Main content

New Strings Attached

Gwenan Gibbard and Robin Huw Bowen visit the Teifi Harps Factory in Llandysul, where Allan Shiers is passing the traditional skills of harp-making on to the next generation.

Making harps in Wales is a tradition stretching back centuries and is being preserved in Llandysul, at community enterprise Teifi Harps. Founder Allan Shiers, an apprentice to the late renowned maker John Weston Thomas, has been designing and making harps for over 40 years.

In the company of esteemed players Gwenan Gibbard and Robin Huw Bowen, we discover more about the Welsh harping tradition and the evolution of the instruments. Together, the two musicians engage in lively conversation about how this emblem of Wales is valued in society today and the challenge of interesting a new generation in making the instrument, as well as demonstrating the different types of harp made here.

In this former Victorian schoolhouse by the River Teifi, there is an interesting and evolving marriage of tradition and technology using hand tools and computer aided design to make the 350 parts that go into the making of a harp.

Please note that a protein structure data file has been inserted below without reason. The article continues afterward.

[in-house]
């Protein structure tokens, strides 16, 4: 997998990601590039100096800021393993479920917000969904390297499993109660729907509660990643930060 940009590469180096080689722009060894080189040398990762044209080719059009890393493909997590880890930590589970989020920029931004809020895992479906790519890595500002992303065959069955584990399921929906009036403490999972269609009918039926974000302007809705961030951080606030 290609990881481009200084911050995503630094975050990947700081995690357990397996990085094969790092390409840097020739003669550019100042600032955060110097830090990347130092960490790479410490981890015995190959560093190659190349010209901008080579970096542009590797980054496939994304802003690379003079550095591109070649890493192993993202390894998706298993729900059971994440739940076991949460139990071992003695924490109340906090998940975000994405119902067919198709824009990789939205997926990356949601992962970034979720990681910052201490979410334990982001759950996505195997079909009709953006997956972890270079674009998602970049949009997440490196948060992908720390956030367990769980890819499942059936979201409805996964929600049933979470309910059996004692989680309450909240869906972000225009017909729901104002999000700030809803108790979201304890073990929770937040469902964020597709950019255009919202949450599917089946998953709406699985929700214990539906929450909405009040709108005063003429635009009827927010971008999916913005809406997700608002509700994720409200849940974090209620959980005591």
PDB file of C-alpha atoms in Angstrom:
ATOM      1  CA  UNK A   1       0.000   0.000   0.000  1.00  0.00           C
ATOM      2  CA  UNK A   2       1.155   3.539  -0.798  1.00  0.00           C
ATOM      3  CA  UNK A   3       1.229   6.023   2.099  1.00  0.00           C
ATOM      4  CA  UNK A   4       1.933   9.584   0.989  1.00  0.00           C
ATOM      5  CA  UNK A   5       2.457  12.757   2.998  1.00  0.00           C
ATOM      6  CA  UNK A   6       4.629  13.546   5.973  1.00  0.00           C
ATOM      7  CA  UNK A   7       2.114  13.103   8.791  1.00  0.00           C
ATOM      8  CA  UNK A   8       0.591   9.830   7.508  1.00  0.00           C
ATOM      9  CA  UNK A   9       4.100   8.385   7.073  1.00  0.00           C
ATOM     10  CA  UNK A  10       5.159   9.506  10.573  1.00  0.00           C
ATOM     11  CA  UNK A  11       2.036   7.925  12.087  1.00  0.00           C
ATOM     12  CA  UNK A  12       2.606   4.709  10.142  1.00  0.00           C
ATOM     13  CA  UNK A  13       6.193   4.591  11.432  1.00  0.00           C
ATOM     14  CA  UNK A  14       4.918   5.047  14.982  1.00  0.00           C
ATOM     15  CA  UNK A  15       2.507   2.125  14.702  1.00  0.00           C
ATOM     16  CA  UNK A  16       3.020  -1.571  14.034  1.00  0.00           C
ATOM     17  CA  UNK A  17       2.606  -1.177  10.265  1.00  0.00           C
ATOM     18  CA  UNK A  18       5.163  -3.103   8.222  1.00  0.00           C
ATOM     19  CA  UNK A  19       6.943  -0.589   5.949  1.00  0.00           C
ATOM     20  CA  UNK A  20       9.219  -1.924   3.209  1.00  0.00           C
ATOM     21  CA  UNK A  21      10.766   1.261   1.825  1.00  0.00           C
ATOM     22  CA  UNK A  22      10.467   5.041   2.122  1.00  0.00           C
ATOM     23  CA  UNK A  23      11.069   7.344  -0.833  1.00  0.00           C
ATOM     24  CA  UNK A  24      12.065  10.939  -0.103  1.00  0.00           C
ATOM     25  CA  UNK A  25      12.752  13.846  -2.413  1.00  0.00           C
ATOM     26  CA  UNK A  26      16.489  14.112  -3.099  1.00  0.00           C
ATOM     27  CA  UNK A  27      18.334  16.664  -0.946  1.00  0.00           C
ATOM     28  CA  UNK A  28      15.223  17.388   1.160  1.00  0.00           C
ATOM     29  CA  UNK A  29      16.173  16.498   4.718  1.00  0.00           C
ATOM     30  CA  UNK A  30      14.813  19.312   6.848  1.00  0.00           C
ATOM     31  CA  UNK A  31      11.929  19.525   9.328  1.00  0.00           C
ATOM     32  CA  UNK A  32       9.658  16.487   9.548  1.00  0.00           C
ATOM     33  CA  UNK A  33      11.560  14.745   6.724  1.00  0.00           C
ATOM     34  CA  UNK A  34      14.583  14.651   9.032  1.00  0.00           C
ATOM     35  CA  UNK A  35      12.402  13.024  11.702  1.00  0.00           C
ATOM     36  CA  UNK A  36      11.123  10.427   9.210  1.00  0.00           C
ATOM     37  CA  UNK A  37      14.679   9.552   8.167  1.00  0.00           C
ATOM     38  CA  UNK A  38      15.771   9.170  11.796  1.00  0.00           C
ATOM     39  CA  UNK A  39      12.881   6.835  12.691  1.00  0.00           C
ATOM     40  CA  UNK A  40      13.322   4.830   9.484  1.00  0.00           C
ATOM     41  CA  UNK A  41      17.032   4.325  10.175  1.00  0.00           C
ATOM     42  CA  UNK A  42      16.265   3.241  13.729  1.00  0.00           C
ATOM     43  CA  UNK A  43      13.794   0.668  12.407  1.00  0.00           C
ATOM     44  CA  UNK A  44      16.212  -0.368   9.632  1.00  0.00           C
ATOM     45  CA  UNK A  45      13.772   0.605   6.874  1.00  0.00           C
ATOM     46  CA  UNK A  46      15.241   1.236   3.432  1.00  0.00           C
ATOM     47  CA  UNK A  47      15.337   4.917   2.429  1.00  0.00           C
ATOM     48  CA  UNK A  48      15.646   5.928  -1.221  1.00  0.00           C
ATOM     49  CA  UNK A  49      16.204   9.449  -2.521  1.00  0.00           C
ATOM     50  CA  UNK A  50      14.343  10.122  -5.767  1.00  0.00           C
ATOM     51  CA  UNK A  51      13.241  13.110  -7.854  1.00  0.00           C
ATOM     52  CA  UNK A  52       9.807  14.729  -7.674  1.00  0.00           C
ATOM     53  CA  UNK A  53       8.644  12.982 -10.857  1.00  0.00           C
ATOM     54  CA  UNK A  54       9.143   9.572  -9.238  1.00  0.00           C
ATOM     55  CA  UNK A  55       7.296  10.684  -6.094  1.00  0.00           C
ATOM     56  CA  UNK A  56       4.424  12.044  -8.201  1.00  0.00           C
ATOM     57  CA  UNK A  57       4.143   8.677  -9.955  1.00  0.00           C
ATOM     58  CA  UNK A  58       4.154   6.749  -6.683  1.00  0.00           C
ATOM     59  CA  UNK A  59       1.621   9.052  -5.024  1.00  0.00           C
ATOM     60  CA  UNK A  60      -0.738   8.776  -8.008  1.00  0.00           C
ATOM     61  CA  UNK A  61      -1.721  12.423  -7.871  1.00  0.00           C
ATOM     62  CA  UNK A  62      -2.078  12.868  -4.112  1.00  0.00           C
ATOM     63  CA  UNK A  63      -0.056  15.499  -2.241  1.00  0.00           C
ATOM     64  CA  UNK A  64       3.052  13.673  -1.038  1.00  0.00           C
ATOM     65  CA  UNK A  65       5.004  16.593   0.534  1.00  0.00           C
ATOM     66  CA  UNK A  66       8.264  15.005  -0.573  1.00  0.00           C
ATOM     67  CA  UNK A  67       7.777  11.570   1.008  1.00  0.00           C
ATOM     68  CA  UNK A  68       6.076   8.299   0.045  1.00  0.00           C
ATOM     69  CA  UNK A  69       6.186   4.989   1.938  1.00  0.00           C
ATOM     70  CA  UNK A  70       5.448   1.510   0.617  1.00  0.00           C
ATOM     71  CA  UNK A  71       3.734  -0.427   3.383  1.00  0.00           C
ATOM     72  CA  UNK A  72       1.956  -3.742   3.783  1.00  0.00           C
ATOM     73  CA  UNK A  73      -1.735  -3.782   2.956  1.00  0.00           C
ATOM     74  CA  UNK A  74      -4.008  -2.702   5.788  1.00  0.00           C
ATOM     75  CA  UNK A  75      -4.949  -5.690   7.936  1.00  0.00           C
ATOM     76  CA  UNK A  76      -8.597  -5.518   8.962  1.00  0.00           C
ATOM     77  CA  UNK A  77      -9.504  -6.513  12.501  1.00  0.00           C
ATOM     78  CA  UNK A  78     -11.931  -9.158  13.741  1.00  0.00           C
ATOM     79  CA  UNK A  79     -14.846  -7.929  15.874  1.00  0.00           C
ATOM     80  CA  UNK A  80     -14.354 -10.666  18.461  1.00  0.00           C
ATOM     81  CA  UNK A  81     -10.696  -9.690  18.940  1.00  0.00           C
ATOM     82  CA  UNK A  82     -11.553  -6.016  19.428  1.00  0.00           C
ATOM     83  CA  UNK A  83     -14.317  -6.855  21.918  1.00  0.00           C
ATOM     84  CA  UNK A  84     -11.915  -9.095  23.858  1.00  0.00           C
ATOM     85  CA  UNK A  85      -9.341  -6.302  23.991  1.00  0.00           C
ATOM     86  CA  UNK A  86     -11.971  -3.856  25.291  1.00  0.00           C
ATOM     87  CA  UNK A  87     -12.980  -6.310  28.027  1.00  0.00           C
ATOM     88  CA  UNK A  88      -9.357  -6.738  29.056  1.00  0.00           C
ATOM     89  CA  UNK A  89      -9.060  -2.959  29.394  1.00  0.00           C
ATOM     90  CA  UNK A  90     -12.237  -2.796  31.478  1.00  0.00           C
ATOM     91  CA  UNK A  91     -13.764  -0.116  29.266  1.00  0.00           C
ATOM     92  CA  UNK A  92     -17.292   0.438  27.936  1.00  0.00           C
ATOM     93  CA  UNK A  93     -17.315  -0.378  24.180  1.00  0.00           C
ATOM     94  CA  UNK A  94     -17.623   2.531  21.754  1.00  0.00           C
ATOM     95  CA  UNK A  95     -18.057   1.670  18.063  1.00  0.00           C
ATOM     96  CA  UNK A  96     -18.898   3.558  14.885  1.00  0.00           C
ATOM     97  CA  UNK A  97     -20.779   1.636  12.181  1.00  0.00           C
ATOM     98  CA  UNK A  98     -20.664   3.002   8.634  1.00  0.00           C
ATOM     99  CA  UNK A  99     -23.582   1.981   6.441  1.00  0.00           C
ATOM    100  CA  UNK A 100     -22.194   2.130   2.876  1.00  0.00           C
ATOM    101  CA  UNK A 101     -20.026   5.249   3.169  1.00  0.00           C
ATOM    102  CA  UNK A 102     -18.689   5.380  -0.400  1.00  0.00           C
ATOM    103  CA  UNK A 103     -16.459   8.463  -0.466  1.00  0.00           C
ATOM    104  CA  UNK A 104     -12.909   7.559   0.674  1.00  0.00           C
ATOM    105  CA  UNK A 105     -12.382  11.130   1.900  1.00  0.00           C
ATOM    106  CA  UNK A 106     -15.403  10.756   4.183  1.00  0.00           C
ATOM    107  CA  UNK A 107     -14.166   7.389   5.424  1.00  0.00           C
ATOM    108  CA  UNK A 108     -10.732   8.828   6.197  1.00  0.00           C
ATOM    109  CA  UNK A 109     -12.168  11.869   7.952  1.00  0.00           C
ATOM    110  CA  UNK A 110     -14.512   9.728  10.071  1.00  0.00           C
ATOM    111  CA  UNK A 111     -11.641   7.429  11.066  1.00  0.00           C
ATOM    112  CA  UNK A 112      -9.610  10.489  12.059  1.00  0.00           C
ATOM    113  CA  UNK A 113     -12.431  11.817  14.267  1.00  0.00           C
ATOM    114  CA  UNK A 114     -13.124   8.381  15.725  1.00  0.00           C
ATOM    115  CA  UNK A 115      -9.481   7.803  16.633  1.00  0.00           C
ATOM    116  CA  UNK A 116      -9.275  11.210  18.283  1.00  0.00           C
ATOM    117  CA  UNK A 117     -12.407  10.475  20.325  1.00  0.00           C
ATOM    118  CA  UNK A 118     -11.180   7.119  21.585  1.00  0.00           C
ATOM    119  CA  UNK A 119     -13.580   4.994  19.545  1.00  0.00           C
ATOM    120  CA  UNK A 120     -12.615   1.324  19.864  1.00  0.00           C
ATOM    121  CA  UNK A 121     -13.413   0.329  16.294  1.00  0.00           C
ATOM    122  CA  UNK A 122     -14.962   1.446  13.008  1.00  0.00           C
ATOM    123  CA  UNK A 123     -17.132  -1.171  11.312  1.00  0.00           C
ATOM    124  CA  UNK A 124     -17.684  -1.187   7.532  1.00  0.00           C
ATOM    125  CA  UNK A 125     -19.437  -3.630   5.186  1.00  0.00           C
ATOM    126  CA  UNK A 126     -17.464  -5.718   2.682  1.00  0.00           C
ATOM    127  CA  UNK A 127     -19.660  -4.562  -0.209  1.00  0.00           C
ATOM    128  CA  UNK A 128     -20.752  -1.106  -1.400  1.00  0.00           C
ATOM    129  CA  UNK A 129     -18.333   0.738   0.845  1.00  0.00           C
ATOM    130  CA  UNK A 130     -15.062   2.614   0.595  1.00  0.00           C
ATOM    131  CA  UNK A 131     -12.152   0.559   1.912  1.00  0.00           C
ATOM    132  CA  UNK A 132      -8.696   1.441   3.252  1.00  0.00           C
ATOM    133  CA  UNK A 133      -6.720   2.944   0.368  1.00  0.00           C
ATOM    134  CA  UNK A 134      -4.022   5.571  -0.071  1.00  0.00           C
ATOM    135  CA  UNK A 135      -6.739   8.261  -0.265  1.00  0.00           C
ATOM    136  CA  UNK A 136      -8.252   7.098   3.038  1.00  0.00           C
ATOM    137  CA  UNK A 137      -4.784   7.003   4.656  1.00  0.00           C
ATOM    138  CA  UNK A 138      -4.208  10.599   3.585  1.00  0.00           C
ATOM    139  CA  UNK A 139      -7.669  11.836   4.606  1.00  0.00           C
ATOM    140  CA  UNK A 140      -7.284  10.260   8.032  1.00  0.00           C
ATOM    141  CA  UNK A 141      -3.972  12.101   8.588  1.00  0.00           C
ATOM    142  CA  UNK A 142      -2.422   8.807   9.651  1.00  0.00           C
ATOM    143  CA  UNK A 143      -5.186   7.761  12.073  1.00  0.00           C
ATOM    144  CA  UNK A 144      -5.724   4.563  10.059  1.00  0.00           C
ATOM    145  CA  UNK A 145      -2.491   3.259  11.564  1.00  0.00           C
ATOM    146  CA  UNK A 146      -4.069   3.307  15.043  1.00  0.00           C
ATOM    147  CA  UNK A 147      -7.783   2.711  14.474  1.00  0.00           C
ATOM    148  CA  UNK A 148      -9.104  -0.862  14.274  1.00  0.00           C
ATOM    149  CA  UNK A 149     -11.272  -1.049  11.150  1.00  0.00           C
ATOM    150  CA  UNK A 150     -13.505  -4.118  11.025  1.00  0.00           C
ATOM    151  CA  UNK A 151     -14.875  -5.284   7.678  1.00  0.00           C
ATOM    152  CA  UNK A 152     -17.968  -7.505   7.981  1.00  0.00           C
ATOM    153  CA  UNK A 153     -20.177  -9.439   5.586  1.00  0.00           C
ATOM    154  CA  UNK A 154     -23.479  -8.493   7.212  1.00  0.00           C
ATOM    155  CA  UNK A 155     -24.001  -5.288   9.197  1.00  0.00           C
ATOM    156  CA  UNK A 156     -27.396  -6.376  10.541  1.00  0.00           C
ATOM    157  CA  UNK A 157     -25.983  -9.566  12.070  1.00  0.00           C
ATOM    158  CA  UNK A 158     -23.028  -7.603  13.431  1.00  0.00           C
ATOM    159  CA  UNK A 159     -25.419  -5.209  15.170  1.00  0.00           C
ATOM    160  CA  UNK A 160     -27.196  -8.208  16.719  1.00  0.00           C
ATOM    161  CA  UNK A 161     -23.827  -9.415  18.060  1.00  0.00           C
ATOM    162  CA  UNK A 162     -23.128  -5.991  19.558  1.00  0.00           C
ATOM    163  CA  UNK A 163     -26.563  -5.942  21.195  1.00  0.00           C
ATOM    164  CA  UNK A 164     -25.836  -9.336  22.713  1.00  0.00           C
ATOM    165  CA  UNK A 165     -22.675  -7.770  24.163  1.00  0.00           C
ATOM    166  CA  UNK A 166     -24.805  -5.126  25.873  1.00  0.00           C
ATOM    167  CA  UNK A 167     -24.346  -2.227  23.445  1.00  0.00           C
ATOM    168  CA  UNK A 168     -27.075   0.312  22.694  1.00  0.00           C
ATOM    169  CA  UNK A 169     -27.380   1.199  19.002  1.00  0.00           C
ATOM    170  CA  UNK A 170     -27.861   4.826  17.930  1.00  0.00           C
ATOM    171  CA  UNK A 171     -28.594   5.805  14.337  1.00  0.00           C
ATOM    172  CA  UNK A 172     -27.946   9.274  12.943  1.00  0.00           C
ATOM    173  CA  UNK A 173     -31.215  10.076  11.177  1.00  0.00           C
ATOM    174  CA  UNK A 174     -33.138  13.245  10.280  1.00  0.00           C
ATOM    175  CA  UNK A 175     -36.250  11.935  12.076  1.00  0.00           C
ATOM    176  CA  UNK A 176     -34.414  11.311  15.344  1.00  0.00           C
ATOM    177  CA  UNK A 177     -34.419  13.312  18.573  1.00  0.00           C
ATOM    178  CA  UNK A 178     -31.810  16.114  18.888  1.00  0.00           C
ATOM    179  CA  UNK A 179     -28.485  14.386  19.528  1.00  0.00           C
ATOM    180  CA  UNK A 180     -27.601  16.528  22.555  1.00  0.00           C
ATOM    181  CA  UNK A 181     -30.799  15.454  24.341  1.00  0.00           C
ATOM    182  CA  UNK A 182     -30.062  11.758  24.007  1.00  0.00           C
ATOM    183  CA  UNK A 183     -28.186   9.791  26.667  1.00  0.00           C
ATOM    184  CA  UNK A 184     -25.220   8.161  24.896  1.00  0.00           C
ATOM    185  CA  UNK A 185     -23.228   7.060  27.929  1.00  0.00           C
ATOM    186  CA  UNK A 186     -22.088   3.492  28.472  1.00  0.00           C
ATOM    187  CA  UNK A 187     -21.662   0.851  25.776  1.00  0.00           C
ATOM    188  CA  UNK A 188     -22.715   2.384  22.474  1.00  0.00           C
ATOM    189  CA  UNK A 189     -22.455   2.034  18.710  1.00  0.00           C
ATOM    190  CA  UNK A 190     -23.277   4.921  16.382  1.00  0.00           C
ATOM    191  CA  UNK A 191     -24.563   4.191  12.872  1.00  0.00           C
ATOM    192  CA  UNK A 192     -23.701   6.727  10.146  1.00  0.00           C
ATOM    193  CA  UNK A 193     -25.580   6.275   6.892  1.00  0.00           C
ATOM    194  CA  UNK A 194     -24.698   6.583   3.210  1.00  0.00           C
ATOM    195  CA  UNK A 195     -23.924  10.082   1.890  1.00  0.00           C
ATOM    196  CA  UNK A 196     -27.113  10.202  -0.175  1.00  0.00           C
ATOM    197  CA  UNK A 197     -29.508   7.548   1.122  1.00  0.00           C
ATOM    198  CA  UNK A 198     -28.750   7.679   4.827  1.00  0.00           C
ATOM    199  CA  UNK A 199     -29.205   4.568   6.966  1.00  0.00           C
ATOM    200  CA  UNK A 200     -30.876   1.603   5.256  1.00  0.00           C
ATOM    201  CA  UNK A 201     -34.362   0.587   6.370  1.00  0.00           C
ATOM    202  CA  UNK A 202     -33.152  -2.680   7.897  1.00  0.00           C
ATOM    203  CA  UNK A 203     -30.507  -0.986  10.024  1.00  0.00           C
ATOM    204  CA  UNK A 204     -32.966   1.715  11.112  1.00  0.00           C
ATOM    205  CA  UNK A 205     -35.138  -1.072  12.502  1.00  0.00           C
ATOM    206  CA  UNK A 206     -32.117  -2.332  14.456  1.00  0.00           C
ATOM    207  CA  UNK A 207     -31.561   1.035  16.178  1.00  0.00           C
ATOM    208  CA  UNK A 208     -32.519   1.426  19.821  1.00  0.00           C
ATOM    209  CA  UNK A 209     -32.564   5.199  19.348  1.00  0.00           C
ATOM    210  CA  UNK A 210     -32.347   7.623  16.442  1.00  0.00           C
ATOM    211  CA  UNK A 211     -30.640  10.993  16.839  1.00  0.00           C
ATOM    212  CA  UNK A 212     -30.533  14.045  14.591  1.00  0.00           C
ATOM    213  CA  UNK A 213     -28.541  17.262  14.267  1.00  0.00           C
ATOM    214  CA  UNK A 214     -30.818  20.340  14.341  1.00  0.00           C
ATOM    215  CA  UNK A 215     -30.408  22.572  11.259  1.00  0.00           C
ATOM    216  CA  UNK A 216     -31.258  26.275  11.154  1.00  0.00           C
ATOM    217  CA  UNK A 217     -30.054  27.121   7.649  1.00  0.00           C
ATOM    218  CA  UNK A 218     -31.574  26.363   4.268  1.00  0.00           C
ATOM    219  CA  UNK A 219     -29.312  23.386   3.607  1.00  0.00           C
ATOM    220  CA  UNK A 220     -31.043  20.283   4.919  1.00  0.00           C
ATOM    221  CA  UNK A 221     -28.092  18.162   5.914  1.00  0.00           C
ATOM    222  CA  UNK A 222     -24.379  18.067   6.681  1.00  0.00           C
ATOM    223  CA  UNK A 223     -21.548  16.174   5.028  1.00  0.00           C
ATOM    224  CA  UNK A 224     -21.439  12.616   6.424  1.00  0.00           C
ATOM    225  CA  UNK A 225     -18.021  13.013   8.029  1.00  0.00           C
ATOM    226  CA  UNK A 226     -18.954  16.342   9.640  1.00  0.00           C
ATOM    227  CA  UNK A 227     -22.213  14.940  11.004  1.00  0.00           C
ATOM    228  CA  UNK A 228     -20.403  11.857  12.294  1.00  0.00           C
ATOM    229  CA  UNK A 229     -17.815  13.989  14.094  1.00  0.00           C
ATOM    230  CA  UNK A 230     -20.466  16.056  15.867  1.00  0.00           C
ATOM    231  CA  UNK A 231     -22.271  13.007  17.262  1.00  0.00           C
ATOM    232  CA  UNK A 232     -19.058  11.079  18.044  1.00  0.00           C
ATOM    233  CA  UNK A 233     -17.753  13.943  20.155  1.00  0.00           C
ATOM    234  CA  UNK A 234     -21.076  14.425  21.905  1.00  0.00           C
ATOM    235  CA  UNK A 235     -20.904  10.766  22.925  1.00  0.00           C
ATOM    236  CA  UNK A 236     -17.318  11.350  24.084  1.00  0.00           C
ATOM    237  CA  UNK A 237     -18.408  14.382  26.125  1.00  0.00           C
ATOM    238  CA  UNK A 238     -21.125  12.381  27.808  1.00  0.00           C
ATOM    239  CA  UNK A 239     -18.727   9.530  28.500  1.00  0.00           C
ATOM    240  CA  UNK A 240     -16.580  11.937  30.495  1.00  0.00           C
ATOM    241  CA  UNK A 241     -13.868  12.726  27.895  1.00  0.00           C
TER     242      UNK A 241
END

And it's more than just the rich history and tradition of these instruments that inspires Allan in his craft. There is a strong sense of community with a local artist and a local seamstress centrally involved in production. One harp's delicate ornamentation is based on harebells growing on the local church wall and another is named 'Gwyneth' after his wife.

Find out why one harp has a snail carved on the top, who played a harp made out of corned beef tins, and discover which of the three types of harp has a load equivalent to one sixth of an elephant on this unique journey into the heritage, tradition and practice of harp-making.

Produced by Kellie While for 7digital.

Available now

28 minutes